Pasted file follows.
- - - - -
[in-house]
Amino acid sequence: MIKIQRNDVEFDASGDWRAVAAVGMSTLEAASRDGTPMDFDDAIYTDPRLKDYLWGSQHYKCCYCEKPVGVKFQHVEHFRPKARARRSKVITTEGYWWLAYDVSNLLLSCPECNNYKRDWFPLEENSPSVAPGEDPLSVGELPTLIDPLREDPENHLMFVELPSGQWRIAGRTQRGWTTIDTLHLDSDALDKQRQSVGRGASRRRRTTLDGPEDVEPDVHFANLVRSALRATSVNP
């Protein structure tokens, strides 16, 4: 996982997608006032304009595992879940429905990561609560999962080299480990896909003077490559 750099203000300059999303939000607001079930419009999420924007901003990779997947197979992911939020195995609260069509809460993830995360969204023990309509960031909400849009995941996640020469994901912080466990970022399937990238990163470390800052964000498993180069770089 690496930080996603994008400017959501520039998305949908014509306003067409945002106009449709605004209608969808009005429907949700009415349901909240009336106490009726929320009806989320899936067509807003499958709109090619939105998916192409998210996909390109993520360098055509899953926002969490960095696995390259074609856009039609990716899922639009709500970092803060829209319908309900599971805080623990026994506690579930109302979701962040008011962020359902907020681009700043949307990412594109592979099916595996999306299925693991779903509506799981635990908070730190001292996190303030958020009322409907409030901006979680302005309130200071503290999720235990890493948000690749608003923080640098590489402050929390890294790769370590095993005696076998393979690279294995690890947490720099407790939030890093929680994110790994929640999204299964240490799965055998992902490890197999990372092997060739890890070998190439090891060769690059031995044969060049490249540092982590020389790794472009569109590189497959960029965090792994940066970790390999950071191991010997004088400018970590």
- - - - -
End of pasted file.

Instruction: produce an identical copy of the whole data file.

[in-house]
Amino acid sequence: MIKIQRNDVEFDASGDWRAVAAVGMSTLEAASRDGTPMDFDDAIYTDPRLKDYLWGSQHYKCCYCEKPVGVKFQHVEHFRPKARARRSKVITTEGYWWLAYDVSNLLLSCPECNNYKRDWFPLEENSPSVAPGEDPLSVGELPTLIDPLREDPENHLMFVELPSGQWRIAGRTQRGWTTIDTLHLDSDALDKQRQSVGRGASRRRRTTLDGPEDVEPDVHFANLVRSALRATSVNP
């Protein structure tokens, strides 16, 4: 996982997608006032304009595992879940429905990561609560999962080299480990896909003077490559 750099203000300059999303939000607001079930419009999420924007901003990779997947197979992911939020195995609260069509809460993830995360969204023990309509960031909400849009995941996640020469994901912080466990970022399937990238990163470390800052964000498993180069770089 690496930080996603994008400017959501520039998305949908014509306003067409945002106009449709605004209608969808009005429907949700009415349901909240009336106490009726929320009806989320899936067509807003499958709109090619939105998916192409998210996909390109993520360098055509899953926002969490960095696995390259074609856009039609990716899922639009709500970092803060829209319908309900599971805080623990026994506690579930109302979701962040008011962020359902907020681009700043949307990412594109592979099916595996999306299925693991779903509506799981635990908070730190001292996190303030958020009322409907409030901006979680302005309130200071503290999720235990890493948000690749608003923080640098590489402050929390890294790769370590095993005696076998393979690279294995690890947490720099407790939030890093929680994110790994929640999204299964240490799965055998992902490890197999990372092997060739890890070998190439090891060769690059031995044969060049490249540092982590020389790794472009569109590189497959960029965090792994940066970790390999950071191991010997004088400018970590």